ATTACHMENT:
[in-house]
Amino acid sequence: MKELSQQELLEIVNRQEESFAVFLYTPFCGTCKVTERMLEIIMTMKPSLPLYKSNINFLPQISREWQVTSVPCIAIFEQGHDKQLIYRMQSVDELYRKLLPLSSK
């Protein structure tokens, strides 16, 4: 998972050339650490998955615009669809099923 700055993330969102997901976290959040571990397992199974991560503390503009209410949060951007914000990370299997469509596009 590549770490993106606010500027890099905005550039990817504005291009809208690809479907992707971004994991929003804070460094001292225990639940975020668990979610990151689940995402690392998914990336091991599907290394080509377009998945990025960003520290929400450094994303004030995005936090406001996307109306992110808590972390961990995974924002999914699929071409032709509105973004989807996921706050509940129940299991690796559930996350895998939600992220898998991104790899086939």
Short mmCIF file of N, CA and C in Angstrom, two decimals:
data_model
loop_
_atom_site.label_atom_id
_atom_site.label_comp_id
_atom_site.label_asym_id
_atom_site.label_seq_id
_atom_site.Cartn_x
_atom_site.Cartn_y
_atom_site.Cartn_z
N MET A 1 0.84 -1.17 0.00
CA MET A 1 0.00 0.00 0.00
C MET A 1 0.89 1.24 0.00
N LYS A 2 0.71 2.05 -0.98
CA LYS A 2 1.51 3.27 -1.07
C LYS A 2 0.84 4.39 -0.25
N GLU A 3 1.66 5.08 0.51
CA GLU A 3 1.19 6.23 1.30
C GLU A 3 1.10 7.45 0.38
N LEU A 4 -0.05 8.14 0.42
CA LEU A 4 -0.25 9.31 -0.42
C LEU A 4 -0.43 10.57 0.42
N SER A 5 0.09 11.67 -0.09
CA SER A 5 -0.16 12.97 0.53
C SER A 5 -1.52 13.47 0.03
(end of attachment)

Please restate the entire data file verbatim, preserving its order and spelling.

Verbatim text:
[in-house]
Amino acid sequence: MKELSQQELLEIVNRQEESFAVFLYTPFCGTCKVTERMLEIIMTMKPSLPLYKSNINFLPQISREWQVTSVPCIAIFEQGHDKQLIYRMQSVDELYRKLLPLSSK
């Protein structure tokens, strides 16, 4: 998972050339650490998955615009669809099923 700055993330969102997901976290959040571990397992199974991560503390503009209410949060951007914000990370299997469509596009 590549770490993106606010500027890099905005550039990817504005291009809208690809479907992707971004994991929003804070460094001292225990639940975020668990979610990151689940995402690392998914990336091991599907290394080509377009998945990025960003520290929400450094994303004030995005936090406001996307109306992110808590972390961990995974924002999914699929071409032709509105973004989807996921706050509940129940299991690796559930996350895998939600992220898998991104790899086939």
Short mmCIF file of N, CA and C in Angstrom, two decimals:
data_model
loop_
_atom_site.label_atom_id
_atom_site.label_comp_id
_atom_site.label_asym_id
_atom_site.label_seq_id
_atom_site.Cartn_x
_atom_site.Cartn_y
_atom_site.Cartn_z
N MET A 1 0.84 -1.17 0.00
CA MET A 1 0.00 0.00 0.00
C MET A 1 0.89 1.24 0.00
N LYS A 2 0.71 2.05 -0.98
CA LYS A 2 1.51 3.27 -1.07
C LYS A 2 0.84 4.39 -0.25
N GLU A 3 1.66 5.08 0.51
CA GLU A 3 1.19 6.23 1.30
C GLU A 3 1.10 7.45 0.38
N LEU A 4 -0.05 8.14 0.42
CA LEU A 4 -0.25 9.31 -0.42
C LEU A 4 -0.43 10.57 0.42
N SER A 5 0.09 11.67 -0.09
CA SER A 5 -0.16 12.97 0.53
C SER A 5 -1.52 13.47 0.03